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OBRA names new executive director

Buffered Bike Lane with a bike symbol and arrow pointing forward

(Photo © J. Maus)

35 year-old Salem resident T. Kenji Sugahara is the new leader of the Oregon Bicycle Racing Association (OBRA), a non-profit of over 3,000 annual members that promotes racing throughout the state. The announcement came at an OBRA board meeting earlier this month.

Sugahara takes over for Candi Murray, who has led OBRA for the past 22 years. Murray, whose husband Mike has also been closely involved with OBRA for decades, told me this morning that she felt it was time to move on; “I felt like I reached the point where I just kind of hit a wall with where I was taking the organization. I needed some young, enthusiastic person to come along and say, ‘I can do that better.’ I’m getting close to 60 and it just seemed like a good time to think about it.”

She’d been thinking about it for the past two years, and had announced her retirement in October of 2006, but she wasn’t able to officially step down until she found a replacement.

Sugahara had been assistant director for less than a year and now he and Murray will switch positions. “I’ll be here to back-up Kenji while we make the transition.”

Candi Murray
(Photo: Team HUP United)

During her tenure, Murray has seen OBRA grow from 700 members in 1986 to over 3,200 annual members (over 5,000 including one-day license holders). Today, Oregon has the highest number of racers per capita in the United States and is second only to California in the number of cycling events.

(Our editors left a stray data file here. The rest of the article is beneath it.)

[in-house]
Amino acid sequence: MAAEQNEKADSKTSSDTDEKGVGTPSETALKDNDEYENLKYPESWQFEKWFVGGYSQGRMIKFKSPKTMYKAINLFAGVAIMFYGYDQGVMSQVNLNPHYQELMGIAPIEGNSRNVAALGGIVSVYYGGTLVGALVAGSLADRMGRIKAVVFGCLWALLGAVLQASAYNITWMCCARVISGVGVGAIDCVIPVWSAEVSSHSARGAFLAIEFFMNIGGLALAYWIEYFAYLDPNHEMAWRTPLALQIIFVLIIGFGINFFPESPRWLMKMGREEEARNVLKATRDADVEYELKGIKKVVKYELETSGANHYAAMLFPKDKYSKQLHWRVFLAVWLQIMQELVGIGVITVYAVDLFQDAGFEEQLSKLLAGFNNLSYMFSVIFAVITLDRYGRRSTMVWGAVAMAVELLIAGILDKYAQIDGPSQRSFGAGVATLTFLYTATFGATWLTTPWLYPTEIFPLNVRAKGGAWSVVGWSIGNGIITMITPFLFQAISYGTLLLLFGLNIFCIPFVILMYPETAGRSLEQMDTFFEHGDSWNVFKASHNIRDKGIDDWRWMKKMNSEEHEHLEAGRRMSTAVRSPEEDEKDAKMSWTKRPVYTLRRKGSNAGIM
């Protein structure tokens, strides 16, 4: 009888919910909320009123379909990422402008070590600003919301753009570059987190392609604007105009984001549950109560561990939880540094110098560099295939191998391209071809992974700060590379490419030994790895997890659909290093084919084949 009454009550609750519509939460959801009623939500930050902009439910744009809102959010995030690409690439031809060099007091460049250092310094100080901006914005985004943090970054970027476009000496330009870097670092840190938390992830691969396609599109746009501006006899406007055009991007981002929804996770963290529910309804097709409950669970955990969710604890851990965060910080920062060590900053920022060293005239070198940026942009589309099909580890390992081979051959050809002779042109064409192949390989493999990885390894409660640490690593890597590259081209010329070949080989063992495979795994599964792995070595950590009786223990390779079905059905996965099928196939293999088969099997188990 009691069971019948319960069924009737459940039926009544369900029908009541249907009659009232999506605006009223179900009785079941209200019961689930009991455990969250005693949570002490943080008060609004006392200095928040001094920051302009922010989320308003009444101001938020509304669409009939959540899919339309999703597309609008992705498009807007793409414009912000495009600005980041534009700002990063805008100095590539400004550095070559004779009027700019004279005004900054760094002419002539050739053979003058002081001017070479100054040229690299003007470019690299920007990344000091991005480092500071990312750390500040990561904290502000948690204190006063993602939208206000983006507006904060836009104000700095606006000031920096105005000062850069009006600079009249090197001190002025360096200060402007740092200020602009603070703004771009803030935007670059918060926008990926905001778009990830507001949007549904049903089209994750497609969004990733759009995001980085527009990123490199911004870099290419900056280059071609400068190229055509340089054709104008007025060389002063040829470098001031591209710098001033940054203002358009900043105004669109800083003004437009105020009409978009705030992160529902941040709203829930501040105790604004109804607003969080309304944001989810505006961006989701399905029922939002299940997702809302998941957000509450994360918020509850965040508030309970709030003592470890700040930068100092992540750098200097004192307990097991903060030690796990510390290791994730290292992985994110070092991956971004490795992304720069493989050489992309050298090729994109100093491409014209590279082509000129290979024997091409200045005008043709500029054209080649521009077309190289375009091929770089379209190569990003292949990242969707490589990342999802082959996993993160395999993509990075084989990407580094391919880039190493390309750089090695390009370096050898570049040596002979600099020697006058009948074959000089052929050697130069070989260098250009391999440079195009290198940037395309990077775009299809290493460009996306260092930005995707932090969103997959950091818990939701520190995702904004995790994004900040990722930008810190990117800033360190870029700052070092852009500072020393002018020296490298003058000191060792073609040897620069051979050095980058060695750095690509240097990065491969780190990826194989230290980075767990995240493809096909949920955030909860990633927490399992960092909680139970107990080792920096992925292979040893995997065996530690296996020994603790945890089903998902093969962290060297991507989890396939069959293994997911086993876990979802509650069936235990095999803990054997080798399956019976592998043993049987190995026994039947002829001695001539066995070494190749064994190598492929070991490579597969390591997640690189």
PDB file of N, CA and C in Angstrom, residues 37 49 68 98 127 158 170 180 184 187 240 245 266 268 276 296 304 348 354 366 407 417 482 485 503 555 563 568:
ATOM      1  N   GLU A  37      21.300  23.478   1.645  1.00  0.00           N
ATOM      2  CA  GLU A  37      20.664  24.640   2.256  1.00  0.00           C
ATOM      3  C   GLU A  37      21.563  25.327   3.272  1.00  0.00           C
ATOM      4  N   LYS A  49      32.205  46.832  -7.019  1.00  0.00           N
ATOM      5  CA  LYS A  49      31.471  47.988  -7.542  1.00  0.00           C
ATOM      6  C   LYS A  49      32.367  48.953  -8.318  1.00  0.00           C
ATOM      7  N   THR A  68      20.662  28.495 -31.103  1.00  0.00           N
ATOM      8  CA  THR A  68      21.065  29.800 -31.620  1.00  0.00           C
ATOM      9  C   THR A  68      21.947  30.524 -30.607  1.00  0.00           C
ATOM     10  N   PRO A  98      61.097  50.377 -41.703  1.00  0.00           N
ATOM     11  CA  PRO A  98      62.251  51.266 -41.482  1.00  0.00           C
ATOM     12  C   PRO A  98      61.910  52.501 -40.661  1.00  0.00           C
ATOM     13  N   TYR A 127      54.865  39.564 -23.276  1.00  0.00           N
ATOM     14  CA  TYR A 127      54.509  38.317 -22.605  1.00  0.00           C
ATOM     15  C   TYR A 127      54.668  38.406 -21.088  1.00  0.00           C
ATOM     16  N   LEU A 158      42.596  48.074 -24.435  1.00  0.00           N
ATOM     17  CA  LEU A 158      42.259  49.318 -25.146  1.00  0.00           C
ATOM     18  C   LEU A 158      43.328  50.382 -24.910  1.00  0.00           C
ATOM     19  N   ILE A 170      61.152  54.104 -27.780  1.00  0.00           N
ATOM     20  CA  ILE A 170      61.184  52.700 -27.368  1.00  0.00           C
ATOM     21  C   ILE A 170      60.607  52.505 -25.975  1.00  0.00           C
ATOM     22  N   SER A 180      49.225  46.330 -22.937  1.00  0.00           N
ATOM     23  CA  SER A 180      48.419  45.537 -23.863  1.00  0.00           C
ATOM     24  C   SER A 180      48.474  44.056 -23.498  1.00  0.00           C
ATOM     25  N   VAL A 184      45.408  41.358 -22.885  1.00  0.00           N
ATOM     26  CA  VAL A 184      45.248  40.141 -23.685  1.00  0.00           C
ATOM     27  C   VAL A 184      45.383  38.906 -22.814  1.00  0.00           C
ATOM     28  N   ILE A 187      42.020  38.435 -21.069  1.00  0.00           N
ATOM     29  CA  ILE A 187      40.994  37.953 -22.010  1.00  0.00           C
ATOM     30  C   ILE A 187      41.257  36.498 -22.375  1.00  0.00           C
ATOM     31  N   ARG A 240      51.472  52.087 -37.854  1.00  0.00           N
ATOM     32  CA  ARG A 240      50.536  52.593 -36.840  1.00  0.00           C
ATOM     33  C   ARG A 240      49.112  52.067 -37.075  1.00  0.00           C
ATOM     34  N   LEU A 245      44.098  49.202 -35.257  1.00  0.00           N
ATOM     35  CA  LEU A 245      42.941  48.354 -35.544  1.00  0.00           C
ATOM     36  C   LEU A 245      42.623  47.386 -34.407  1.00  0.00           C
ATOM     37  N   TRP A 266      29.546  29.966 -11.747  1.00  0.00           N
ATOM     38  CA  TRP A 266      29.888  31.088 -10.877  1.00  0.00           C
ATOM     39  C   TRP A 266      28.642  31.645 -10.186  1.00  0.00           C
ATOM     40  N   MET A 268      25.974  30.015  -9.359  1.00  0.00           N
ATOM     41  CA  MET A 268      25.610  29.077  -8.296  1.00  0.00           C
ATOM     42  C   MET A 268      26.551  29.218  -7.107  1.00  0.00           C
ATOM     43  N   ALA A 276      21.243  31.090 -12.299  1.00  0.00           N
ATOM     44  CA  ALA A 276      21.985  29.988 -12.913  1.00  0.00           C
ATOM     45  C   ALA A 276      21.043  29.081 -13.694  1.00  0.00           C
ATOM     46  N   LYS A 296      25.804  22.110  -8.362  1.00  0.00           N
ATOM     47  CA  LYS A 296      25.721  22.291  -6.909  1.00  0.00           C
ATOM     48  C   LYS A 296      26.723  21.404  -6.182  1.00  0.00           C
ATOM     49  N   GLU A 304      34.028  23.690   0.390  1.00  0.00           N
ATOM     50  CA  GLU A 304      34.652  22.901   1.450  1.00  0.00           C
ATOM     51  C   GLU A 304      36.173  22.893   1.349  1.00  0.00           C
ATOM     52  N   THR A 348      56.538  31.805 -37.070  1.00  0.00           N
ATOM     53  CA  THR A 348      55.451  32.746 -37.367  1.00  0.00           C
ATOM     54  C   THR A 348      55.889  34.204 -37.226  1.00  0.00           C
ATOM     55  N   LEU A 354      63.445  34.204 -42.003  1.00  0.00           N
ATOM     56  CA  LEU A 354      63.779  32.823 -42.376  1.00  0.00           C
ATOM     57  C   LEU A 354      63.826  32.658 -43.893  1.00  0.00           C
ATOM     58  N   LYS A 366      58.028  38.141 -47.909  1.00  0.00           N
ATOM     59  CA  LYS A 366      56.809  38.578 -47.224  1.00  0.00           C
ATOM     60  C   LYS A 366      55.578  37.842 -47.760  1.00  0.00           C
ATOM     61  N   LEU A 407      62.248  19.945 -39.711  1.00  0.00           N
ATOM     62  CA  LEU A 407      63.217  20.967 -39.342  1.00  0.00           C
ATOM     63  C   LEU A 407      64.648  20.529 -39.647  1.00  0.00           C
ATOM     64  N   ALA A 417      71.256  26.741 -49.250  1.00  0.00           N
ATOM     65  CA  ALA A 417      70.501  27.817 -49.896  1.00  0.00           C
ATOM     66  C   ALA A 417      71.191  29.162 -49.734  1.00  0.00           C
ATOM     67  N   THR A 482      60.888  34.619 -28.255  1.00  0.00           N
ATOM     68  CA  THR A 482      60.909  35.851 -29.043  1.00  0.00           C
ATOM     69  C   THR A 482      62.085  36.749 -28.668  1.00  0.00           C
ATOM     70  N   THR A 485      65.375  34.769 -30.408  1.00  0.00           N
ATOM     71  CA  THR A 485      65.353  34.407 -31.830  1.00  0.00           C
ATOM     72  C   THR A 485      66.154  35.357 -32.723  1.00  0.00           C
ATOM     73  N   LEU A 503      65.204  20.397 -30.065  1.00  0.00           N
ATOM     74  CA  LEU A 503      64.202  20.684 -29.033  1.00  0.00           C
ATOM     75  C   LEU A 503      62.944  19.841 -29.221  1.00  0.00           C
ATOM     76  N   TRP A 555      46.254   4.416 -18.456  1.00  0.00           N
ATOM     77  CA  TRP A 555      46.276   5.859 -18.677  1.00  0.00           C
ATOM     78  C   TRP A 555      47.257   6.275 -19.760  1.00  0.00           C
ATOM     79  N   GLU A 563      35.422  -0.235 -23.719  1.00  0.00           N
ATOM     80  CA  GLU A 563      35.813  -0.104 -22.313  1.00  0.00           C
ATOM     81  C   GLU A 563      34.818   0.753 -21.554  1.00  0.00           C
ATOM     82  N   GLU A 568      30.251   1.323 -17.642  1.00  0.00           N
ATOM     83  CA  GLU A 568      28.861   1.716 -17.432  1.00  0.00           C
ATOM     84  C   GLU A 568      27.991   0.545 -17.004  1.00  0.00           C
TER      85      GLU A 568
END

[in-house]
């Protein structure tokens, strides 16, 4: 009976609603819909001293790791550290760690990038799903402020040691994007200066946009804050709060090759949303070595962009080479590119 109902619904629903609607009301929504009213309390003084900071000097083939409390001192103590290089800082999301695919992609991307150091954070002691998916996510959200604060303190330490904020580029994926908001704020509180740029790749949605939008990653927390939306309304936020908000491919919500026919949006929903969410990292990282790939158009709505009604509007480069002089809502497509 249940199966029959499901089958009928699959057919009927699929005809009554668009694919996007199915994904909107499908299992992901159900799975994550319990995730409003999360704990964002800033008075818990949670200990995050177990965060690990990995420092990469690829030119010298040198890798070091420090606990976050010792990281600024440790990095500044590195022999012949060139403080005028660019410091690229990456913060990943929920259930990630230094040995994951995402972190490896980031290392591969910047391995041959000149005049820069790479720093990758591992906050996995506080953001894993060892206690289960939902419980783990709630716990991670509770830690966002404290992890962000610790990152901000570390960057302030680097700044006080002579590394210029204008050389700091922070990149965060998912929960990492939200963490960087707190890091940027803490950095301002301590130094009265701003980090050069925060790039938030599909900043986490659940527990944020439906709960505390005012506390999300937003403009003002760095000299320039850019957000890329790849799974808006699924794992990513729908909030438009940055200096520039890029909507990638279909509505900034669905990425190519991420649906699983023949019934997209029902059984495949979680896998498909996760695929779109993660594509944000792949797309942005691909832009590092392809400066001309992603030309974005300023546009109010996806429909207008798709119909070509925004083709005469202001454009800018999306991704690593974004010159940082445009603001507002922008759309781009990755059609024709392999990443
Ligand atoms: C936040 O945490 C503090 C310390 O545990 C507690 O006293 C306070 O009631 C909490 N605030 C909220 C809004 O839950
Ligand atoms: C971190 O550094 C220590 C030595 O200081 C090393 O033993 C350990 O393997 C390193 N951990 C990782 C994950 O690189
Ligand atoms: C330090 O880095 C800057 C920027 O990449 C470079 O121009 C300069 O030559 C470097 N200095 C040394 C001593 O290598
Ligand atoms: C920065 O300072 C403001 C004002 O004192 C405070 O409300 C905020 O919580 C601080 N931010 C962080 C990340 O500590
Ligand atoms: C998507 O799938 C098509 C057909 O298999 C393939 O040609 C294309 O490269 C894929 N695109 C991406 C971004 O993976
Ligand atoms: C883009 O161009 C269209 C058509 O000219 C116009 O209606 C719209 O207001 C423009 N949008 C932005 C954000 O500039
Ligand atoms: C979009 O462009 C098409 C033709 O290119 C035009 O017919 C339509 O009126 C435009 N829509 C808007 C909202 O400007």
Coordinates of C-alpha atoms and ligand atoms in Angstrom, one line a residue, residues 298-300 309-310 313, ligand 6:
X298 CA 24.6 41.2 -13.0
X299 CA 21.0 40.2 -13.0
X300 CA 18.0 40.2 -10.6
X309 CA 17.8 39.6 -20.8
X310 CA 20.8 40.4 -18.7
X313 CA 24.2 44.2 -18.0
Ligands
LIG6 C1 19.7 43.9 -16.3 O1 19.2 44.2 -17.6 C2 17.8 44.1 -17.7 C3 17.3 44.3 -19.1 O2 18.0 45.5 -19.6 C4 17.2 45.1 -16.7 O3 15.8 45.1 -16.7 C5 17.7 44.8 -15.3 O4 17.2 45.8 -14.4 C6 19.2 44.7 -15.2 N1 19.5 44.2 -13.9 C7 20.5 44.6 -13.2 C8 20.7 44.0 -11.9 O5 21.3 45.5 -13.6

Formerly the Chair of the Oregon Governor’s Council on Physical Fitness and Sports, Sugahara is a licensed lawyer and has a wide range of experience that includes information technology and project management. He also maintains the “Racing with K-Man” blog which keeps up with the latest news and gossip on the Northwest racing scene.

Kenji Sugahara at a cyclocross
race last year.
(Photo © J. Maus)

Sugahara says he’ll continue OBRA’s growth (last year they set records for participation) by working to to increase women’s interest in the sport and supporting races throughout Oregon (OBRA maintains race equipment for promoters in Eugene, Bend, Medford, and Portland) and work with other bike groups to to encourage cycling.

Murray says she is elated that they have found someone as qualified as Sugahara; “Kenji is so perfect for this. I’m very excited to see what he’s going to do and where the organization will go from here.”

In looking back on her decades of experience, Murray said leaving OBRA completely isn’t an option; “It’s been a really good run. I took it over as a job, and I created a family, and you can’t get rid of family members.”